US President Donald Trump has ordered strict new screening for refugees to keep “radical Islamic terrorists” out of the United States.
On Friday he joined Defence Secretary Jim Mattis for the signing of an executive action to bring sweeping changes to the nation’s refugee policies, potentially also affecting a deal signed by the Australian government with the Obama administration.
“We want to ensure that we are not admitting into our country the very threats our soldiers are fighting overseas,” he said.
“We only want to admit those into our country who will support our country and love deeply our people.”
The order imposes a 90-day ban on all entry to the United States from countries with terrorism concerns.
It’s unclear from the law cited in the directive specifically which countries are affected.
However, a draft of the order earlier this week designated seven predominantly Muslim countries: Iran, Iraq, Libya, Somalia, Sudan, Syria and Yemen.
The order also halts entry to the US by Syrian refugees until the president determines that changes to the refugee assistance program ensure that admitting them won’t compromise national security. Australian Prime Minister Malcolm Turnbull last year signed a deal for the US to accept asylum seekers held on Nauru and Manus Island, some of whom come from Syria, Iraq and Iran.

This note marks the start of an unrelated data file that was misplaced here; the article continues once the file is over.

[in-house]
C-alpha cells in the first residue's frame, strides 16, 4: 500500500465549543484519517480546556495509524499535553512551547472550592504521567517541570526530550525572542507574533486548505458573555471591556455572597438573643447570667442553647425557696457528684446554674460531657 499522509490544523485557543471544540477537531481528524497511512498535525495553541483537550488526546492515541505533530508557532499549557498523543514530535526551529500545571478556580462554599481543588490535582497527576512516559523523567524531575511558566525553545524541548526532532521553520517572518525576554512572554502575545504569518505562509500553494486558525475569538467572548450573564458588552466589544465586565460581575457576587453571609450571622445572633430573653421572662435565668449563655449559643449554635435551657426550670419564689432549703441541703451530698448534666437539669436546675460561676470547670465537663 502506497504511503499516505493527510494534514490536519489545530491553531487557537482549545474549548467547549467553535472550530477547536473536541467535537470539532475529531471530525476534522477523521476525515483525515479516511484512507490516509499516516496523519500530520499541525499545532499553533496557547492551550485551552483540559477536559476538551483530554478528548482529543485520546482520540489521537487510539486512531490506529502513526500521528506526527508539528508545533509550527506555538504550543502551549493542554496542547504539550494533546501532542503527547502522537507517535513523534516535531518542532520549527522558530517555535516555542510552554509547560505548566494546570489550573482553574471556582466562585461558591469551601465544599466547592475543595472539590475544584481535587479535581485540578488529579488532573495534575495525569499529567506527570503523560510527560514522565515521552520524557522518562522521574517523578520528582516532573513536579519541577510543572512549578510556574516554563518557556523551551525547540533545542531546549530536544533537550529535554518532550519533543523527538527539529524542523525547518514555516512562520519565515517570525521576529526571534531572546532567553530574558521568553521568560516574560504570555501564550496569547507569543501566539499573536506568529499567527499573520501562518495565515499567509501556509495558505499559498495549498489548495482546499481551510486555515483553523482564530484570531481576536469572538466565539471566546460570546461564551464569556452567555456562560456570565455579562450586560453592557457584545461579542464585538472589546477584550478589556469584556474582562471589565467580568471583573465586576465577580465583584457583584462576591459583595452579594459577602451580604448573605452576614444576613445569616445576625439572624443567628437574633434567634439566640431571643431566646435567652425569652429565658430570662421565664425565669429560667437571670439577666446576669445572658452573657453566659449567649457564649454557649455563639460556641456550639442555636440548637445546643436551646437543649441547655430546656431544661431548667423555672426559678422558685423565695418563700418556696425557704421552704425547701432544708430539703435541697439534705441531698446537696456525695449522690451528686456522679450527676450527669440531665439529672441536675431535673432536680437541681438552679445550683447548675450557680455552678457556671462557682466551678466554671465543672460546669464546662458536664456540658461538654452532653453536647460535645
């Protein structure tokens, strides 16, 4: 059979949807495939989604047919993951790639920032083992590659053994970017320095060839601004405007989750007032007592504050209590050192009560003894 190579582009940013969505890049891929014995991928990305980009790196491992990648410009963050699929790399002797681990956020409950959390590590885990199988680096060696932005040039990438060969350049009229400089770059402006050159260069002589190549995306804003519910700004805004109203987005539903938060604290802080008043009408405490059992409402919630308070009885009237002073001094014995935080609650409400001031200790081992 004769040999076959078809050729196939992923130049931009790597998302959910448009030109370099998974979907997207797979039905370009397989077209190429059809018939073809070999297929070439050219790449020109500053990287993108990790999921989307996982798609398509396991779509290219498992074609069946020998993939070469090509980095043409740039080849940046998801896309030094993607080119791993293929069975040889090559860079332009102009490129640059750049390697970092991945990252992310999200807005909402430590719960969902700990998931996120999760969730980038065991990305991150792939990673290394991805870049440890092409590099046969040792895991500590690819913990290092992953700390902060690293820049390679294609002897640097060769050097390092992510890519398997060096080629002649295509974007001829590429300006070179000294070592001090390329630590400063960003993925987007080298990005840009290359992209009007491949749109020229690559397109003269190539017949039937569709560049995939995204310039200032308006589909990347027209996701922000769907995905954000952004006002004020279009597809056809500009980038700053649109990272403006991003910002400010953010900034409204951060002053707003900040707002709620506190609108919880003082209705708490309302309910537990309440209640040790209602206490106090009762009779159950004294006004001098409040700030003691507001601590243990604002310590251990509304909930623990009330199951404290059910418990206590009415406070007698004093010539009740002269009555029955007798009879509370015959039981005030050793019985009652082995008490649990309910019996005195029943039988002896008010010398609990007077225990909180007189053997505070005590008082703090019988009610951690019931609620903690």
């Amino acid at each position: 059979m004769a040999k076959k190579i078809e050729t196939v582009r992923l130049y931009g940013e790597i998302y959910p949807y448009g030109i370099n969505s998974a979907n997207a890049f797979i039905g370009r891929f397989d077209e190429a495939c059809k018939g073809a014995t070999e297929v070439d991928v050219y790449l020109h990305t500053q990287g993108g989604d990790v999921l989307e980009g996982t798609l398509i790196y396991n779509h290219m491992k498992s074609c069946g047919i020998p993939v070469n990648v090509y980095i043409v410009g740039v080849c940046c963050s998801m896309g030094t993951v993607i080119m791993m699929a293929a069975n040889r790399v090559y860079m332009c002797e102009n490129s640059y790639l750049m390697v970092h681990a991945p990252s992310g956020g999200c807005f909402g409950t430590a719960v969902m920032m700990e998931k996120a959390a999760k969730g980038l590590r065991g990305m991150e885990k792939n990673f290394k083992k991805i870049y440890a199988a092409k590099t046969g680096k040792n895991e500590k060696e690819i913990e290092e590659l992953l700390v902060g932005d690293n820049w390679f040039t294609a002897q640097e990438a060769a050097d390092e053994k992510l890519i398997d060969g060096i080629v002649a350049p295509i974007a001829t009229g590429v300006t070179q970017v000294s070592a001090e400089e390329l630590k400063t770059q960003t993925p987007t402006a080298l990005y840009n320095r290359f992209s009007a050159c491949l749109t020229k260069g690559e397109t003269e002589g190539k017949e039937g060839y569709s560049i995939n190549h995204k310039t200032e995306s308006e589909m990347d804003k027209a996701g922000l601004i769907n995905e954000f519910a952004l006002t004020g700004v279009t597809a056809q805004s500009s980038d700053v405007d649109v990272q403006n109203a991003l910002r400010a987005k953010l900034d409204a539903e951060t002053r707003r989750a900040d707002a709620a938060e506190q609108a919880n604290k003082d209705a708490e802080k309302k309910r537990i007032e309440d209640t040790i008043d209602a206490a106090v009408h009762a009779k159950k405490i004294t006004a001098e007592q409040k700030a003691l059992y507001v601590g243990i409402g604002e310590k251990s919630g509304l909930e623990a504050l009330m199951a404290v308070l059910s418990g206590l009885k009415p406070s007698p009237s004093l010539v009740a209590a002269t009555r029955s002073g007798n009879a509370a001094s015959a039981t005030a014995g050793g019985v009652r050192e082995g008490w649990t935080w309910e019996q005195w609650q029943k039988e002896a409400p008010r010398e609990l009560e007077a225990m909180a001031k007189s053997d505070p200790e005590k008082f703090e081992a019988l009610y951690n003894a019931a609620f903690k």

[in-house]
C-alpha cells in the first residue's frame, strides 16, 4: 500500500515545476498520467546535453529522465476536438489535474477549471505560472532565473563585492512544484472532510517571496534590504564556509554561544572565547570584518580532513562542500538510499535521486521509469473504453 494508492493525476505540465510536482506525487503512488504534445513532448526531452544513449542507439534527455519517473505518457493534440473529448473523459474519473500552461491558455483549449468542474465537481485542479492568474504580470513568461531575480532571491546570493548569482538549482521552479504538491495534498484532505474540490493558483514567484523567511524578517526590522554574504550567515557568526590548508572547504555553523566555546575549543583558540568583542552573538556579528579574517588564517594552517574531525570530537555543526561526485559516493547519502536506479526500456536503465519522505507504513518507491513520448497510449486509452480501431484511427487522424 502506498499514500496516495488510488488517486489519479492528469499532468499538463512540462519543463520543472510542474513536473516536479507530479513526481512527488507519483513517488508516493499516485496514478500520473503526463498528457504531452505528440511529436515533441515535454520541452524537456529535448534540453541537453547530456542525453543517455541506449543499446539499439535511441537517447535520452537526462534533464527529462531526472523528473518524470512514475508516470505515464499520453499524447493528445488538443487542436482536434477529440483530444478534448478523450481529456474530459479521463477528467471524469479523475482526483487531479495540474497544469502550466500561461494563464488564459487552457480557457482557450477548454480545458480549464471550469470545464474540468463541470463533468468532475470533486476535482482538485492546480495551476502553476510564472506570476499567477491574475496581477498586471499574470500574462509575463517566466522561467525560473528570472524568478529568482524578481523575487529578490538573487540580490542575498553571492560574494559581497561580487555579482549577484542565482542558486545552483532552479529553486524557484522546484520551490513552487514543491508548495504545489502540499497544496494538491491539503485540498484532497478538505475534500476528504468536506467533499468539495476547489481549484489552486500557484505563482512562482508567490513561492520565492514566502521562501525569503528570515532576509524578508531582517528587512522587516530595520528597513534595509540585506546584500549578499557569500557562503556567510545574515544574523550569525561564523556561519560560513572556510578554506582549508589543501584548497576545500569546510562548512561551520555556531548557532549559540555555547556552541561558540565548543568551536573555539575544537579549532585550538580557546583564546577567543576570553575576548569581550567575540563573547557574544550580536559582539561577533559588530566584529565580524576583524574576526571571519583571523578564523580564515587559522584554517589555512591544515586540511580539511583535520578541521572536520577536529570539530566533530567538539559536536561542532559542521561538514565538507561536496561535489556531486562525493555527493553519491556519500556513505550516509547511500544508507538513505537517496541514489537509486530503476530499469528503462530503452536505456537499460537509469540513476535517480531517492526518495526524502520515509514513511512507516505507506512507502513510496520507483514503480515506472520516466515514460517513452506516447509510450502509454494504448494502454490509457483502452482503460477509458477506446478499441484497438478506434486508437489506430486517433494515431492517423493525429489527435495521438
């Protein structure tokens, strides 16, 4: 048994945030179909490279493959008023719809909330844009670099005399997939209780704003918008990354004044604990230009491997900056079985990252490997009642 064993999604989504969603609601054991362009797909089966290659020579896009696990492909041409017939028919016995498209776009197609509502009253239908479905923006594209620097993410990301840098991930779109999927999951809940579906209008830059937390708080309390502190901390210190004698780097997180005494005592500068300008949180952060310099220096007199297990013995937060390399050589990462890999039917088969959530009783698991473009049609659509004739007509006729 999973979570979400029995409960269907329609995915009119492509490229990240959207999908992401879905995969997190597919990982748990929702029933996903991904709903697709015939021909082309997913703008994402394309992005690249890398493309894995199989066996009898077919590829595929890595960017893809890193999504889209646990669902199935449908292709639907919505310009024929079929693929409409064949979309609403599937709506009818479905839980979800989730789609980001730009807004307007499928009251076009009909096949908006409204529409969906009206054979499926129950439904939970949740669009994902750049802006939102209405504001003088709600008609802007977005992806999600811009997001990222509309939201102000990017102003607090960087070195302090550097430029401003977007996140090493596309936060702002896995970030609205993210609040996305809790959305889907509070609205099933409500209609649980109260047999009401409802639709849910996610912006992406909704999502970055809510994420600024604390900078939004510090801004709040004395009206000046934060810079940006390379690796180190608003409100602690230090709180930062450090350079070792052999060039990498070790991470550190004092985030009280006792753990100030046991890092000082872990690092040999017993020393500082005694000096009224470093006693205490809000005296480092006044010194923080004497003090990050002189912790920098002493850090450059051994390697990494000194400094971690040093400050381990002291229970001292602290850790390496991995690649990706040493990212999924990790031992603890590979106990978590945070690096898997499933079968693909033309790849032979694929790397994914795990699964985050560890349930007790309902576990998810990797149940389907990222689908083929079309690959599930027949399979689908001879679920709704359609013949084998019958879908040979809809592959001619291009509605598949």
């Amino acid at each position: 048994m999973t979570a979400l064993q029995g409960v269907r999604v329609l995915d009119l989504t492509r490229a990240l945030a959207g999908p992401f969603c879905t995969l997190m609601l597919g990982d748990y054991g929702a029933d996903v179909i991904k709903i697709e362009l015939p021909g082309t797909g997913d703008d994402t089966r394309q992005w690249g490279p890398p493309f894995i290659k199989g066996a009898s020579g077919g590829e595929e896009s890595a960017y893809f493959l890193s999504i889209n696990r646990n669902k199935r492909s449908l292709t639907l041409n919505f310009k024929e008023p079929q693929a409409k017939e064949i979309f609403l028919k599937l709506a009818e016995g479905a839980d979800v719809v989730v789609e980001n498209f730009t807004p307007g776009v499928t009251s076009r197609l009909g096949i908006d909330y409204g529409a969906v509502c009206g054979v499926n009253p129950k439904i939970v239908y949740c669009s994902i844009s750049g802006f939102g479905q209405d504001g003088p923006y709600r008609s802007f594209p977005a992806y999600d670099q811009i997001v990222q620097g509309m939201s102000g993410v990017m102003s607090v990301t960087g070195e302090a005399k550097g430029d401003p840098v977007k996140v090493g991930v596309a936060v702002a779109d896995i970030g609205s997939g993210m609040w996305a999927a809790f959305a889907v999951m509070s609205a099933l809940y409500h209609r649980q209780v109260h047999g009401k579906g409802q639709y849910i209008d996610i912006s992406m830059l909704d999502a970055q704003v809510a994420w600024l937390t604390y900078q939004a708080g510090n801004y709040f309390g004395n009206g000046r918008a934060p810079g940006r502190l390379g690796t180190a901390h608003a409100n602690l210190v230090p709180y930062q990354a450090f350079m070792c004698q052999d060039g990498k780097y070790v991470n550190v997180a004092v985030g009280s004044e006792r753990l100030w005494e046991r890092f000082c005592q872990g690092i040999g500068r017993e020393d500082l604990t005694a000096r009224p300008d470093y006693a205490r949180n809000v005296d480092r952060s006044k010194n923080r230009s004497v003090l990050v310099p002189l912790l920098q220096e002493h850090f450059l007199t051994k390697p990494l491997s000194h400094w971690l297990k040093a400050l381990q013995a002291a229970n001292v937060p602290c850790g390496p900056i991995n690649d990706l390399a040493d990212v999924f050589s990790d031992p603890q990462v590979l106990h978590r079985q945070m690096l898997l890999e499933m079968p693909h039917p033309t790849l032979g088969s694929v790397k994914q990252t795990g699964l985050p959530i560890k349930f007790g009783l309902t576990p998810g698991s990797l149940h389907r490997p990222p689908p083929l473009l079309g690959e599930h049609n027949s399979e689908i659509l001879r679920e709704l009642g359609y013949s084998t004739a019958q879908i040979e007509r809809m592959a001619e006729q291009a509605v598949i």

Turnbull has expressed confidence that the deal will stand.
During the past budget year, the US accepted 84,995 refugees, including 12,587 people from Syria, where a civil war has been raging.
Former president Barack Obama set the refugee limit for this budget year at 110,000, but Trump plans to cut that to 50,000.
Trump’s executive order says that while the program is suspended, the US may admit people on a case-by-case basis when “in the national interest” and the government will continue to process refugee requests from people claiming religious persecution, “provided that the religion of the individual is a minority religion in the individual’s country.
“ In an interview with a Christian broadcaster on Friday, Trump said persecuted Christians would be given priority in applying for refugee status. ”We are going to help them,” Trump said.
“They’ve been horribly treated.”